AHRC CDP Studentship - Growing Up Queer: 1790-1918

Applications are invited for an AHRC-funded Collaborative Doctoral Partnership (CDP) award in the Faculty of History at the University of Oxford, in partnership with the Museum of the Home, London.

This fully-funded studentship is available from October 2024. The award will cover course fees for the duration of DPhil fee liability, and a living cost stipend at the annual UKRI rate (£19,237 in 2024-25)

Closing date: midday, Friday May 3rd  

Project overview

This collaborative doctoral project focuses on growing up queer (broadly defined) in Britain across - or during a substantial part of - the period 1790 and 1914. During this long nineteenth century the country was ‘modernising’, conceptions of childhood and child-rearing were shifting, and understanding of sexual and gender identity were consolidating in new ways. The study will draw queer history directly into conversation with histories of domesticity, family, childhood, class and religion to develop a contextualised understanding of ‘queer’ adults’ reflections on their formative years, including how they saw the influences of those years playing out in their adulthood. It also seeks to discern if, when and how nascently ‘queer’ children were identified as a problem in the home, and looks at how that problem was understood and dealt with.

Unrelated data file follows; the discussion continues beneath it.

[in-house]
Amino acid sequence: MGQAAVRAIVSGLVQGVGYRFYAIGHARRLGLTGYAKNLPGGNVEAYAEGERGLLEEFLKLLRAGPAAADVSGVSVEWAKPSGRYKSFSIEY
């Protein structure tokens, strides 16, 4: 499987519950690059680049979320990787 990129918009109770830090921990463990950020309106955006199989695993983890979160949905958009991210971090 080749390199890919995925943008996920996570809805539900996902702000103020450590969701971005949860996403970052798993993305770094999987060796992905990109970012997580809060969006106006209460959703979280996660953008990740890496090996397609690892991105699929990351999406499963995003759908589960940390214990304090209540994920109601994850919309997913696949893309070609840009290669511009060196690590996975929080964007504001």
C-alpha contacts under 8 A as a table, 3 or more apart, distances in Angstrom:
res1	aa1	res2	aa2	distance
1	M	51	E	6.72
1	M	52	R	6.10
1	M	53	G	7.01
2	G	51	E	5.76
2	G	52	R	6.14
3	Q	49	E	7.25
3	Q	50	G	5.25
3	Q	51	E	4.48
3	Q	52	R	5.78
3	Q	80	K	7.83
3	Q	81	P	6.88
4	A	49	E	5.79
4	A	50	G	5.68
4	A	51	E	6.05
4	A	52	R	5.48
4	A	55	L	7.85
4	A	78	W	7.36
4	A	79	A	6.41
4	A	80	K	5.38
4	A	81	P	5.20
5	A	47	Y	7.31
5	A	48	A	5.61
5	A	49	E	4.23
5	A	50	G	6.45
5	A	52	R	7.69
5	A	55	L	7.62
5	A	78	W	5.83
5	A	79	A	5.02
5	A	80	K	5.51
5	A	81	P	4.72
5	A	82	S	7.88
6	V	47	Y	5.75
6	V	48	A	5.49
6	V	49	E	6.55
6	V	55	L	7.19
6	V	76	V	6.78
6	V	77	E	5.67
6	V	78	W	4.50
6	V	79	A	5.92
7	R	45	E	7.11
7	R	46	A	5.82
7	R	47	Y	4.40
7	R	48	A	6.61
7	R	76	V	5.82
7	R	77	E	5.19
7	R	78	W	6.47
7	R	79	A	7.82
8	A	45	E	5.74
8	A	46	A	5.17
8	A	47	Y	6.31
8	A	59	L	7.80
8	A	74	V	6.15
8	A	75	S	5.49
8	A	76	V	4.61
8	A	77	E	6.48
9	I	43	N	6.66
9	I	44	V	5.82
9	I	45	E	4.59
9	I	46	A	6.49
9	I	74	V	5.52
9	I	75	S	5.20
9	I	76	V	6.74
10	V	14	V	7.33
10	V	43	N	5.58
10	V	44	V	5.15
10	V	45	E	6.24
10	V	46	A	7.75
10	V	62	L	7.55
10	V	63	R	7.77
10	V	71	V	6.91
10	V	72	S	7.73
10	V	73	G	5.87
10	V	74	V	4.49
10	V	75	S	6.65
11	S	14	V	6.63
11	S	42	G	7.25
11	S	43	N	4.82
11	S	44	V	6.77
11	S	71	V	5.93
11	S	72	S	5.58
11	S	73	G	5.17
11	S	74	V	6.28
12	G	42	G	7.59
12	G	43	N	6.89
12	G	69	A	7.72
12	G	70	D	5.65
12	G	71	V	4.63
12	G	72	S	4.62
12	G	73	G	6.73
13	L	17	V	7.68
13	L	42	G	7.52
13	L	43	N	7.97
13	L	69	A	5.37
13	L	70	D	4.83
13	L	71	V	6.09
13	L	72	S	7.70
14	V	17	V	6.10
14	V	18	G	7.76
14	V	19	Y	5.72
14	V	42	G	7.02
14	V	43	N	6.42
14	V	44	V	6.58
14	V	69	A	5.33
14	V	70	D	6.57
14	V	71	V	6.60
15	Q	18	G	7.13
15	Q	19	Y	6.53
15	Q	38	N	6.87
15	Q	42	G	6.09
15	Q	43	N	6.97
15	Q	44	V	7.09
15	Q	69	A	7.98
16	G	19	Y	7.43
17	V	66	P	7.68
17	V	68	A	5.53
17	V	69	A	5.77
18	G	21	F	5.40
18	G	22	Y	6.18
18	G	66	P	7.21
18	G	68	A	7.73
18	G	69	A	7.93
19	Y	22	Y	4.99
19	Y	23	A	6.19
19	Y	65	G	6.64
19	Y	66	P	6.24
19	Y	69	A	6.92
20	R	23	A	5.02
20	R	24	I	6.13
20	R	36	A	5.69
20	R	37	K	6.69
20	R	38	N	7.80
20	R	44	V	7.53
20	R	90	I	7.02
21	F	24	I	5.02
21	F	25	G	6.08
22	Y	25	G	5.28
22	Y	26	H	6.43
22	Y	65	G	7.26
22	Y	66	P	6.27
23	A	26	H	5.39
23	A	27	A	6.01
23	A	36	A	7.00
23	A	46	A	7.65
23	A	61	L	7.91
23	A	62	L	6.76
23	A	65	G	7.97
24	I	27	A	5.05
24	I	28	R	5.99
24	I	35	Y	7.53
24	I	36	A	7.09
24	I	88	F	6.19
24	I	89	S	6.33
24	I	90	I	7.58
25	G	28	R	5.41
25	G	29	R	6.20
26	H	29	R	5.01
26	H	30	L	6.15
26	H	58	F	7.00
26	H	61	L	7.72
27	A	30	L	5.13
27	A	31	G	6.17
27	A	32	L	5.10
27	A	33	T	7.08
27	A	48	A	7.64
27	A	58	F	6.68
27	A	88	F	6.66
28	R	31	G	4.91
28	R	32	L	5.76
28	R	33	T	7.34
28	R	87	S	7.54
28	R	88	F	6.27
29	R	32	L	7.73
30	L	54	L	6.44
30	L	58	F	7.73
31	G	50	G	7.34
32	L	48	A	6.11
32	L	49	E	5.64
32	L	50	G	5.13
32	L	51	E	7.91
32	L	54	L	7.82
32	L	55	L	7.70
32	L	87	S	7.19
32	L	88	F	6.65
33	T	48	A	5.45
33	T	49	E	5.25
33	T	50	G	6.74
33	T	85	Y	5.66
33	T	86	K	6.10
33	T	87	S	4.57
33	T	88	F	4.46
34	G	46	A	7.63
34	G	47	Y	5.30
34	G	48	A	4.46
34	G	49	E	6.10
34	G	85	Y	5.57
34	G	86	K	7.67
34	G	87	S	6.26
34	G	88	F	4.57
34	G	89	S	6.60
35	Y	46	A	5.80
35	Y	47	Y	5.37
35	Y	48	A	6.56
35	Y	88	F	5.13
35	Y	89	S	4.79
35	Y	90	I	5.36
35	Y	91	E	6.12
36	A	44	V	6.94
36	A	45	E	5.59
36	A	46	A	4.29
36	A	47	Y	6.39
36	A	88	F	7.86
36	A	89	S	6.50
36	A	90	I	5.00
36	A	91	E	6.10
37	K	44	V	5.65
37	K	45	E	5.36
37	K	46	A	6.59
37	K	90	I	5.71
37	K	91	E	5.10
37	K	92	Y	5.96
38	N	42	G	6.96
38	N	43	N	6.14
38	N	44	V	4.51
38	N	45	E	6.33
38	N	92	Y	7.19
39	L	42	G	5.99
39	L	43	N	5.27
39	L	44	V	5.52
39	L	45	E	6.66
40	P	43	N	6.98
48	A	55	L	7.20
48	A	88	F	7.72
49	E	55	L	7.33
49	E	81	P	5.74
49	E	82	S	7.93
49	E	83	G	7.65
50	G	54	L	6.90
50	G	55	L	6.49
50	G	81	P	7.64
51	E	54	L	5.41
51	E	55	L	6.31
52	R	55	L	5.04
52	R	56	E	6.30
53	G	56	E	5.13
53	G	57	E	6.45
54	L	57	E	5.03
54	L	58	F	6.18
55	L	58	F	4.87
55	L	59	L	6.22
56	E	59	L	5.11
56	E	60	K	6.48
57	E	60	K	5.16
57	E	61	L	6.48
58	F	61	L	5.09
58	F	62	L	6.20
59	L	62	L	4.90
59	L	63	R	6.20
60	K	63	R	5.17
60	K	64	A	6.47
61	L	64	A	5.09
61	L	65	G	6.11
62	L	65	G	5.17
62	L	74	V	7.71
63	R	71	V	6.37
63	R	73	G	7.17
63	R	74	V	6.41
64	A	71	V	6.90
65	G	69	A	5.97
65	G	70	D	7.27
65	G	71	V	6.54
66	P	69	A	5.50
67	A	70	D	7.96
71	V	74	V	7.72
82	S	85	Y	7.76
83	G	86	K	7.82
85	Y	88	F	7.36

It is these complex and shifting dynamics, likely enlarged through a series of case studies and evidence from a range of life writing, that will be at the core of this project. It will cast fresh light on queer lives and childhoods and on how formative experiences of home shaped adult attitudes, conceptions of self and indeed homemaking. More broadly it will illuminate familial and domestic lives in new ways and show how they changed in different parts of the country and at and between different historical moments.

The project could take a broad sweep of different material, discourses and testimonies from across the period or focus on particular genres and/or a small number of individuals. In either case the following are likely to be relevant to a greater or lesser degree: material culture and architecture collections at the Museum of the Home and the nearby Museum of Childhood; life writing and correspondence; literature; advice and medical literature on childhood and childhood sexuality; sexological, psychoanalytic and sociological texts and case studies;  and court room press reports and transcripts.  Anchored in such material the successful candidate might focus on research questions such as the following:

  • How did ‘queer’ people describe and conceptualise their homes and family of origin - in general and in specific relation to their adult relationships, sexual behaviour and domestic lives? How did this change across the period?
  • What impact, more broadly, was home and family life understood to have on adult behaviour? How and why did this change?
  • What difference did class, gender, race, religion and locality make to these experiences and understandings?
  • How were race, gender and sexuality enfolded in personal and professional conceptualisations of queer childhood?
  • To what extent did ‘queer’ adults, many of whom married and had children of their own, reflect upon their own parenting?
  • When and how were nascently ‘queer’ children identified as a problem in the home? How was this problem understood and dealt with?